I first discovered this while on my way to a meeting on the other side of town. A professor and I walked to his motorcycle and I put on my helmet in a way that wouldn’t mess up my hair, which is not possible. He couldn’t believe I’d never been on a mototaxi in Ha Noi, or that no one had told me how to cross the street Vietnamese style.
Time to look cool: “Well I’ve only been here 24 hours.” Even cooler: “also, I’ve been in Caracas, where riding these things is likened to a death wish.”
“Hah! Here too!” he shouted as we sped off around the corner, all of my precious papers nearly flying out of my lap and into the street. “The good thing is,” he continued, “I’ve only been in one accident. But it practically wasn’t my fault, you know?”
No. No I don't know.
I then determined why everyone in Ha Noi wears those face masks while riding motos: exhaust fumes. Mmm.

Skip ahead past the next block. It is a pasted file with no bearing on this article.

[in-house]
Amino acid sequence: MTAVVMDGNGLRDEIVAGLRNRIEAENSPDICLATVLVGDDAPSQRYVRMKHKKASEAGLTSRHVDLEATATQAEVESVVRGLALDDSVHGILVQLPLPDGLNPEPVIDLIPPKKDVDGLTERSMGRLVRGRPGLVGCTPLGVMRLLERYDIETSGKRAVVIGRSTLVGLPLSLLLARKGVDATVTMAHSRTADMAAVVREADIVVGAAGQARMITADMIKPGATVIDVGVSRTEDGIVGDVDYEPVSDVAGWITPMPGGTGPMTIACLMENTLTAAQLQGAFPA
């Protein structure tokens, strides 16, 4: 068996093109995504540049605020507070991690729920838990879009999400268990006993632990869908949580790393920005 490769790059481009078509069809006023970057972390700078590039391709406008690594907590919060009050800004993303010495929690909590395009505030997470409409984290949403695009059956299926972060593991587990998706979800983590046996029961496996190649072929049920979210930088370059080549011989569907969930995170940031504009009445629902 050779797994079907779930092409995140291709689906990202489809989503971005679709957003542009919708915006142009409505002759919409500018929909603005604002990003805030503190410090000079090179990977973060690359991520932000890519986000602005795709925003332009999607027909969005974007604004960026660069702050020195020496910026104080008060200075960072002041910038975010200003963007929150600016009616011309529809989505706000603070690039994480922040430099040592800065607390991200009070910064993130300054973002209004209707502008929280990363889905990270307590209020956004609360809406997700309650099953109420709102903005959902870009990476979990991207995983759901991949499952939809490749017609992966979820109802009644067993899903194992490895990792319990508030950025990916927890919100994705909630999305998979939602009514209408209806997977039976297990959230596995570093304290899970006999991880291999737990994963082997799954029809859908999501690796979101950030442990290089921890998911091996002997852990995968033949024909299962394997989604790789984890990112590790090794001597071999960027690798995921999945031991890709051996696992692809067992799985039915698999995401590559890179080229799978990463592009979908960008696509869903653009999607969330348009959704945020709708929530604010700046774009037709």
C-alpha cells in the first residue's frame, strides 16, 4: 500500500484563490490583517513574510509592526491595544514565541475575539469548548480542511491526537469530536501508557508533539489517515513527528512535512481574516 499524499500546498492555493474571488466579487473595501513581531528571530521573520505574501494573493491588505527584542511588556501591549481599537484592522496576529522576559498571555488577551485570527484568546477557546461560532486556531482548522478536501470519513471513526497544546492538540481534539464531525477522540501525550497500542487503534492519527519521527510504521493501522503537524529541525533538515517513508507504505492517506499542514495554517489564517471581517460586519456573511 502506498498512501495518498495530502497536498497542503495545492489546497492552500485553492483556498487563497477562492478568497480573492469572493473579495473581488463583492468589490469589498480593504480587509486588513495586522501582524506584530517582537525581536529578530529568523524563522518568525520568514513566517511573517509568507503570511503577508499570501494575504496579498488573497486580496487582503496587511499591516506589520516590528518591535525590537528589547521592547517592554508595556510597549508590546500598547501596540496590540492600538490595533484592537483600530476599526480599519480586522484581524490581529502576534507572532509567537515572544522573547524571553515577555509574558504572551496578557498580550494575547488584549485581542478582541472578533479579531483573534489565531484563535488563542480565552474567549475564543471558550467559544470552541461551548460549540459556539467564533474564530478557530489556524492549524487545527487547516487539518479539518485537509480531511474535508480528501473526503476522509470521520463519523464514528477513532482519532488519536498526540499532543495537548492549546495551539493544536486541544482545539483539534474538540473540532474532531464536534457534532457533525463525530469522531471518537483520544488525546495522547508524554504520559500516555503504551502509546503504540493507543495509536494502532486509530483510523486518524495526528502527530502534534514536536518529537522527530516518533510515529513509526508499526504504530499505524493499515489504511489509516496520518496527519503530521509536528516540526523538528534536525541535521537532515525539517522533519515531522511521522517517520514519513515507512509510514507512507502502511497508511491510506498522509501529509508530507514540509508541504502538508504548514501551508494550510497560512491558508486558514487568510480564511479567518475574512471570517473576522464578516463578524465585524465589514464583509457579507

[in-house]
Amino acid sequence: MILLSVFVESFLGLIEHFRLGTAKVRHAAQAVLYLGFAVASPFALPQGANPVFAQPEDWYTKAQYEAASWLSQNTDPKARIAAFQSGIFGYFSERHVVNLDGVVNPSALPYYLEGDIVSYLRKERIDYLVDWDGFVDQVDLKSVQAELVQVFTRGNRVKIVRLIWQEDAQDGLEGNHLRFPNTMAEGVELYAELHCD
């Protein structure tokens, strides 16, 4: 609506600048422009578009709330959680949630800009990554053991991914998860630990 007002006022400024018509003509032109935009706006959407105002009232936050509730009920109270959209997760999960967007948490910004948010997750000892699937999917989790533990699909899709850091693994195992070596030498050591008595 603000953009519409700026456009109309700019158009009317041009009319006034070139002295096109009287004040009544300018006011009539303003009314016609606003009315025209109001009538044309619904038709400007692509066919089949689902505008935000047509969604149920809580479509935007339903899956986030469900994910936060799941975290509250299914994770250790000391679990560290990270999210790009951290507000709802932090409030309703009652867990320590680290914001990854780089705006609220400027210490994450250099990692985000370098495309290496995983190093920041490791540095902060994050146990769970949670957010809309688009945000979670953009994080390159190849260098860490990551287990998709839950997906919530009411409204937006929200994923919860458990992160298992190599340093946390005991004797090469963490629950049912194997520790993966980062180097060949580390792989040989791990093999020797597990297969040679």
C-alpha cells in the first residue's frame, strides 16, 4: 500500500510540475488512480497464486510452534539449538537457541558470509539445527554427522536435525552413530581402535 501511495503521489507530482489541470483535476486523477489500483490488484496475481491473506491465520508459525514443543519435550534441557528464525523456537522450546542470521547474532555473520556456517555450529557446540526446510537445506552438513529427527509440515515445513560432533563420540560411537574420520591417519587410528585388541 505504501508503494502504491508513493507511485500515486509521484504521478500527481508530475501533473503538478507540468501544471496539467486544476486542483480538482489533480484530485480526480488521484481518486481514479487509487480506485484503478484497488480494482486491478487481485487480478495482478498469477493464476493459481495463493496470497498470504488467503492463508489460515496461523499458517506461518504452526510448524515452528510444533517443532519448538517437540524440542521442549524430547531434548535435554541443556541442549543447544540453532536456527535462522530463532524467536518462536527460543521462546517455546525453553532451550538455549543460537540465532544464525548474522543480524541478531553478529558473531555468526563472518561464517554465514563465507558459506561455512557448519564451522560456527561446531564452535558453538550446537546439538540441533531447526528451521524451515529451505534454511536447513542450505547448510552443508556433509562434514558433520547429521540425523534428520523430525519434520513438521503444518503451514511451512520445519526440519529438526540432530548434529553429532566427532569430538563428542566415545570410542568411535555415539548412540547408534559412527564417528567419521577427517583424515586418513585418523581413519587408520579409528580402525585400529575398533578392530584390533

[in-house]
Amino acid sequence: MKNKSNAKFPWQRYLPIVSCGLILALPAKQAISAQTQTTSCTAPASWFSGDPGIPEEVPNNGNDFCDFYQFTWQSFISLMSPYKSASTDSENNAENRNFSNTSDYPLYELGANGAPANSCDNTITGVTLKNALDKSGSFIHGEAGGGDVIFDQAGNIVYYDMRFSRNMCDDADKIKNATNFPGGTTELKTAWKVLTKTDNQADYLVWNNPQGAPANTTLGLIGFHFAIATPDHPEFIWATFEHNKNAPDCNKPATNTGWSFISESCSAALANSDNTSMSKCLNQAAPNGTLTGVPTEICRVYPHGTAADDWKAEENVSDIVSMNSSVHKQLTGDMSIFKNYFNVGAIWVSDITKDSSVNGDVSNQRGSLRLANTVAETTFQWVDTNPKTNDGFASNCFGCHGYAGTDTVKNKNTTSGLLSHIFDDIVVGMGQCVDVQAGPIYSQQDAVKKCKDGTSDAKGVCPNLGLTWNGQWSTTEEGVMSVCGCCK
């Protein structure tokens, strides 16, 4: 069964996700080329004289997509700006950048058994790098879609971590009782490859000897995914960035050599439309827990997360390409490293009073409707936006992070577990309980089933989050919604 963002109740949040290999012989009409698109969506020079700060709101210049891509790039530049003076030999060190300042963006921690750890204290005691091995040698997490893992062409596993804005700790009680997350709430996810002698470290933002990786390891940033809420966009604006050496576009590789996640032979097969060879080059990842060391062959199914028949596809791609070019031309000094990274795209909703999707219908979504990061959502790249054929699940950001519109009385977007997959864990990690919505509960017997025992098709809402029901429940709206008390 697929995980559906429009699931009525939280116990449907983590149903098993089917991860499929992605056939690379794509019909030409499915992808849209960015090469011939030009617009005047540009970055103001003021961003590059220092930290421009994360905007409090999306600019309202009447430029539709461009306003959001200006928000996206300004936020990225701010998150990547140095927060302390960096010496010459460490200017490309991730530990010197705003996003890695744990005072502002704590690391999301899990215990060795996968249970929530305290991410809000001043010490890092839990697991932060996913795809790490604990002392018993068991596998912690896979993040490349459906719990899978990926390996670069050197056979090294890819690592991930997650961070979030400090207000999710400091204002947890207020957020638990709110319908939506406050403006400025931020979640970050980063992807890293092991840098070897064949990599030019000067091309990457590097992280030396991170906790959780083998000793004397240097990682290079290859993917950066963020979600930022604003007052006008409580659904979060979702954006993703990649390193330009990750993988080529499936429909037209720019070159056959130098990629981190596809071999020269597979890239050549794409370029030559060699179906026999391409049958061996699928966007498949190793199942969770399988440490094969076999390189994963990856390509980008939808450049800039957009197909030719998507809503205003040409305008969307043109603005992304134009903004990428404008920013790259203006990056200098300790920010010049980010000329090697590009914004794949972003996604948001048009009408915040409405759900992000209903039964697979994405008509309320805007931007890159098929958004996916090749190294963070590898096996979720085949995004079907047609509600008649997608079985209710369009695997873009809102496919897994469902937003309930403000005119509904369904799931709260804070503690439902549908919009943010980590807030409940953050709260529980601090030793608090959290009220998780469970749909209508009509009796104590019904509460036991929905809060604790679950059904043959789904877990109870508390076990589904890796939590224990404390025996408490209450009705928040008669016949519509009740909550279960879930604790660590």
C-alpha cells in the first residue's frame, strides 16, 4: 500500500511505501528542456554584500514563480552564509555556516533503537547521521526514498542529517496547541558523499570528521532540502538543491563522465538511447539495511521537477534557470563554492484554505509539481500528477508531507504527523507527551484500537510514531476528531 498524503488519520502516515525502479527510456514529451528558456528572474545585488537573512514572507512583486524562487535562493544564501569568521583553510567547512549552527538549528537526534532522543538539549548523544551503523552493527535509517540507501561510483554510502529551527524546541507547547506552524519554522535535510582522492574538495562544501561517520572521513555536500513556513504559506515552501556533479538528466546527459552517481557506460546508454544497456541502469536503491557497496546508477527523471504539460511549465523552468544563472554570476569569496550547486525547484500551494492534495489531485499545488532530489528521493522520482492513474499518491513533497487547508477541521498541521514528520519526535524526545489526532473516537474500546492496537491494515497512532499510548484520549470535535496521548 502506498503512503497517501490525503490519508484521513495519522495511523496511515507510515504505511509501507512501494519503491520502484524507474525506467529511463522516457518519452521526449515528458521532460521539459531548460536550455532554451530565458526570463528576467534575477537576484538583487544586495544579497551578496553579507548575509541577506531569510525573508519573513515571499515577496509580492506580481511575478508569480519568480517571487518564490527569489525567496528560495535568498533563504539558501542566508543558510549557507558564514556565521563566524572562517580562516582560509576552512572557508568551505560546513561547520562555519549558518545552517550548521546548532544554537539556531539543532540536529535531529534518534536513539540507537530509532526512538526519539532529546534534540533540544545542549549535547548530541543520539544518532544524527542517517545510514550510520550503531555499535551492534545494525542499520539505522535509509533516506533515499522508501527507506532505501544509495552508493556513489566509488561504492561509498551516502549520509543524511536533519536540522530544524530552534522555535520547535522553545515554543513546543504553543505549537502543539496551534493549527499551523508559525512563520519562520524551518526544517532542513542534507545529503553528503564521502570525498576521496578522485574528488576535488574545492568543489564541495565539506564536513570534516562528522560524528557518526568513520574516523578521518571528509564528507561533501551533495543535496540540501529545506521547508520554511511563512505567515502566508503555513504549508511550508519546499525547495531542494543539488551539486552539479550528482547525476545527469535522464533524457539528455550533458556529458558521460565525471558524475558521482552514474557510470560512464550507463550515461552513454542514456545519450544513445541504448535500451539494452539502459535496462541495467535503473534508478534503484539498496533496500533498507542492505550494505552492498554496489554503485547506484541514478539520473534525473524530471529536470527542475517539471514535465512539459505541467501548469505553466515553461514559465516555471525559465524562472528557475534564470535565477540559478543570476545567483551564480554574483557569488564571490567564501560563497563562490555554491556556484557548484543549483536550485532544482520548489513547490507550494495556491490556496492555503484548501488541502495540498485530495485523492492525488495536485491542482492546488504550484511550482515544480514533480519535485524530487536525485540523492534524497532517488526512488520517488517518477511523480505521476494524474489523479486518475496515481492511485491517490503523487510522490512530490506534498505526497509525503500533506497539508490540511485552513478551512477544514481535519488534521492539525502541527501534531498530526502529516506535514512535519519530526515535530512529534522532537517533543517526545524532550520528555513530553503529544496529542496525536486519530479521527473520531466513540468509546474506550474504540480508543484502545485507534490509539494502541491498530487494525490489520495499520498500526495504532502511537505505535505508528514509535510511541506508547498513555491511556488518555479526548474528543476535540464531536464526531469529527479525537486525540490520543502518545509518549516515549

A few white-knuckled miles later, it was yet again time to enter Super Mario land o' oncoming motos. I stayed directly parallel to the professor and copied his movements exactly, in an attempt to use him as a buffer in case of emergency (likely).
from starting up while you're mid stream.
When we got to the meeting, rife with chivos (higher ups) in the international development community, I noticed many U.S. expats here like to wear linen, a look that says “I’m humble because I work in development—no 9-5 office clothes for me, no sir. I can take it without AC--just look how simple my office is--except when I get home to my U.S. tax-paid cushy palace that has three local maids and a cook. I also like to have peace of mind—an attitude embodied by these pants that easily adjust to locally practiced meditation poses, which I never do.”